Arrow functions as methods

Brendan Eich brendan at mozilla.org
Wed Jul 11 12:28:16 PDT 2012


Irakli Gozalishvili wrote:
> I think more general problem with arrow functions is that they can not 
> capture object on which method call happened:

As I tweeted, this is true of any function that ignores |this| or binds 
it. Nothing new with arrows except the convenience.

We've been around that block and will go again. If we want convenient 
unbound-this function syntax, -> stands ready. I proposed it along with 
=> originally but it was cut by TC39 during our March meeting in order 
to achieve consensus on =>.


> object.foo(bar)
>
> If `object.foo` is an arrow function it has no way of knowing weather 
> it was invoked as a function or a method. Neither it get's reference 
> to an `object`. This makes composition between functional & OO styles 
> components hard.

No, I don't think so. The ability of a function to ignore any parameter, 
including |this|, may frustrate composition, but the contract of an API 
includes mandatory parameterization of any funargs.

People deal with this pretty well in practice, usually by writing 
small-world codebases and wrapping anything unknown that needs 
contract-enforcement along these lines.

> Passing owner `object` of the arrow method as first argument solves 
> this problem, by making
>
> object.foo(bar)
>
> just a sugar for
>
> var foo = object.foo;
> foo(object, bar);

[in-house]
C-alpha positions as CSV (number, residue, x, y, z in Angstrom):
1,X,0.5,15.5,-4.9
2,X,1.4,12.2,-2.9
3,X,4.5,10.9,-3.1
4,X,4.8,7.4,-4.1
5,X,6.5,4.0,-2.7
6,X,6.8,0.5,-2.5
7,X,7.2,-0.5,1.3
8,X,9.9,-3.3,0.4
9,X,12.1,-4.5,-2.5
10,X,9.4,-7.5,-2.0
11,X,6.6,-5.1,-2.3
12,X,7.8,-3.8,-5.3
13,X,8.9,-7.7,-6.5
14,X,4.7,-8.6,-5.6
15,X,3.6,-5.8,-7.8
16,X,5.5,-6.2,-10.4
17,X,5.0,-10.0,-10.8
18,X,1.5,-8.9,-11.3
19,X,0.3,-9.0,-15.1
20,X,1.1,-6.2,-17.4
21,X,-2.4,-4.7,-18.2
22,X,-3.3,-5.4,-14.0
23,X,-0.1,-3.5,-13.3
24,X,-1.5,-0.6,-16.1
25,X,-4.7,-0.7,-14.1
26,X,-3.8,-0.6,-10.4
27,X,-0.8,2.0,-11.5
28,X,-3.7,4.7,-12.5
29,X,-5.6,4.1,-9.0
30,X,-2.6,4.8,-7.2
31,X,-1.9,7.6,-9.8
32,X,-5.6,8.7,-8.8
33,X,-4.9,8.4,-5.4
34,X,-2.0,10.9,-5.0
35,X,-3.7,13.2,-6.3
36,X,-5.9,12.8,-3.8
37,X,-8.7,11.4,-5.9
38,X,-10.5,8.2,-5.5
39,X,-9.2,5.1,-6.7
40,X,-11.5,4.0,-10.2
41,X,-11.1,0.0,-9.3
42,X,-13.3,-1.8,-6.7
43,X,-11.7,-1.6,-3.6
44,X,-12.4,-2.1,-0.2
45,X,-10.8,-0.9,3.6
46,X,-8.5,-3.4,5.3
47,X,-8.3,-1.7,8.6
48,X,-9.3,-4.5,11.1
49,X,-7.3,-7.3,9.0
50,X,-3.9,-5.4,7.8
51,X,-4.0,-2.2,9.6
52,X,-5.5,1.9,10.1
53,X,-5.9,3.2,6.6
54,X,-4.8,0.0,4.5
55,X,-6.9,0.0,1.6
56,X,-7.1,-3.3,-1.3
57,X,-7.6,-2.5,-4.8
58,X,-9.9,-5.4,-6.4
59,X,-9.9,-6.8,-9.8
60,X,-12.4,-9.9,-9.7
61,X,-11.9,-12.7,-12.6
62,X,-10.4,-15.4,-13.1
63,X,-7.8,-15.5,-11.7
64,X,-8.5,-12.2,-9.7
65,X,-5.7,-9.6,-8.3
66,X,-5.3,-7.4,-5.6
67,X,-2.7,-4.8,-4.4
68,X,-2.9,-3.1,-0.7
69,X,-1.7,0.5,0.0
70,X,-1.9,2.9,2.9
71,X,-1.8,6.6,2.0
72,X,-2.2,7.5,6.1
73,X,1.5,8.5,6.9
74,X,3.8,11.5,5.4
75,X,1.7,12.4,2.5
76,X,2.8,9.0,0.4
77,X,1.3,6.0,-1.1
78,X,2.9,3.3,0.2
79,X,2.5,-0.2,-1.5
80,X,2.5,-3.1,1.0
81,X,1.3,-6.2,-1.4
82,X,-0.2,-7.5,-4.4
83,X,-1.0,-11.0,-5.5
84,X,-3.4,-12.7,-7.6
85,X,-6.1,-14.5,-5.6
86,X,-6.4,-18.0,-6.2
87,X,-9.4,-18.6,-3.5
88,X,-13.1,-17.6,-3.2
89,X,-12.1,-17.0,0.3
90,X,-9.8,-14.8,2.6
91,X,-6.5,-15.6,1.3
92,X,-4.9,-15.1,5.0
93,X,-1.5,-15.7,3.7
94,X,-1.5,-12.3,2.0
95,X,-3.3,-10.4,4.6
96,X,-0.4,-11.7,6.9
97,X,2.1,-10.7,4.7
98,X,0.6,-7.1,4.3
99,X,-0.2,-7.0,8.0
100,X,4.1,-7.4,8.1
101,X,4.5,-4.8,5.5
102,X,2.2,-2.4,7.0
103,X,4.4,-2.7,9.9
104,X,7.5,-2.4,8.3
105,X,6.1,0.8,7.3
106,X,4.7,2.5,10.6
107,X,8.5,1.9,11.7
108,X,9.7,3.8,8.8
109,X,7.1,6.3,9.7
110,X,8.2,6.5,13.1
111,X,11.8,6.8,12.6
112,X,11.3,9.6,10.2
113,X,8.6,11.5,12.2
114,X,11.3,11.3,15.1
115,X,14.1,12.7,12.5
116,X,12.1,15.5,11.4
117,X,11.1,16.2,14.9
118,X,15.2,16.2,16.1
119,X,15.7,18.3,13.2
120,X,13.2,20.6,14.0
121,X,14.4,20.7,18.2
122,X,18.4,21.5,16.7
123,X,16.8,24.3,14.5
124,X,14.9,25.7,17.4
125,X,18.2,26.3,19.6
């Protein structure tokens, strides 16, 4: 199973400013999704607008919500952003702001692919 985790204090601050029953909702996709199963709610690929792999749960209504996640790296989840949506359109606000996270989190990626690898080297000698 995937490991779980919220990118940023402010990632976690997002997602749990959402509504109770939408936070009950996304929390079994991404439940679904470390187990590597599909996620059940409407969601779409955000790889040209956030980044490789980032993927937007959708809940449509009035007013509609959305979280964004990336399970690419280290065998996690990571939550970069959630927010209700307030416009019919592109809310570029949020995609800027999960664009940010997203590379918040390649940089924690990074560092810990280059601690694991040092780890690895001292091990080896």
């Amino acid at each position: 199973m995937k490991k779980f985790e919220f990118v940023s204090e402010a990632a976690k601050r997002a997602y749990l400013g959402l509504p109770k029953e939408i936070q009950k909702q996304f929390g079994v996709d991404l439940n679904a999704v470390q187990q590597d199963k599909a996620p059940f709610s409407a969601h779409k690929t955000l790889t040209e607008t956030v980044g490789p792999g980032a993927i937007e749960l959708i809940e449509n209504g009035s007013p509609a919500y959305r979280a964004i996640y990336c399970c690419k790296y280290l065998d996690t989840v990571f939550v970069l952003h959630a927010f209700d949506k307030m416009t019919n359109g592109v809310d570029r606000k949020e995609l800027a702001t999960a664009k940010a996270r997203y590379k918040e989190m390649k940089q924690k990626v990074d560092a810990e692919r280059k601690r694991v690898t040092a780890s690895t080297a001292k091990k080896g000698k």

This completely breaks functional abstraction, of course.

f(a)

and

o.m(a)

in JS should never pass more than one actual parameter to the callee, 
however it was declared or expressed.

/be

>
>
> Regards
> --
> Irakli Gozalishvili
> Web: http://www.jeditoolkit.com/
>
> On Wednesday, 2012-07-11 at 10:23 , Irakli Gozalishvili wrote:
>
>> It is true that on could wrap arrow function into vintage one in 
>> order to reuse it as a method, but that is a poor mans workaround. As 
>> of motivation, all I really want is to have a synergy of different 
>> paradigms that are in the language.
>>
>> What I really mean by that is, if one writes in a functional style:
>>
>> var map = (list, f) =>
>>   reduce(list, (result, value) =>
>>      result.concat([ f(value) ]), [])
>>
>> That should be reusable in OO code without any changes or wrappers:
>>
>> List.prototype.map = map
>> List().map((x) => x + 1)
>>
>> Also this complements another idea that I have posted a while ago:
>> https://mail.mozilla.org/pipermail/es-discuss/2012-June/023657.html
>>
>> Where I proposed to make private names functions:
>>
>> var method = Name()
>> method(object, arg) // is just a sugar for
>> object[method](arg)
>>
>> This will enable people to write code in OO or functional style and 
>> make it usable in other style:
>>
>> var map = Name();
>> List.prototype[map] = (list, f) =>
>>   reduce(list, (result, value) => result.concat([ f(value) ]), [])
>>
>> Which one will be able to us in a functional style
>>
>> map(list, f)
>>
>> or in OO
>>
>> list[map](f)
>>
>> Also even if suggested changes to private names won't take of, it's 
>> still can be implemented as a library:
>> https://github.com/Gozala/method
>>
>> There for a way to author functions that also can be used as methods 
>> is relevant. Thin arrows would probably also solve this problem.
>>
>> Regards
>> --
>> Irakli Gozalishvili
>> Web: http://www.jeditoolkit.com/
>>
>> On Wednesday, 2012-07-11 at 09:39 , Claus Reinke wrote:
>>
>>>> function map(f) {
>>>> return this.reduce((result, value) => result.concat([ f(value) ]), [])
>>>> }
>>>> ..
>>>> var map = (list, f) =>
>>>> list.reduce((result, value) => result.concat([ f(value) ]), [])
>>>
>>> Not sure I got your motivation, but would this help?
>>>
>>> function fn(f) { return f(this) } // provide 'this' as explicit arg
>>>
>>> let map = it => f =>
>>> it.list.reduce((result, value) => result.concat([ f(value) ]), [])
>>>
>>> let obj = { map: fn(map), list: [1,2,3] }; // wrap map as method
>>>
>>> obj.map(x => x+1);
>>> map( {list:[1,2,3]} )(x => x+1);
>>>
>>> Claus
>>
>
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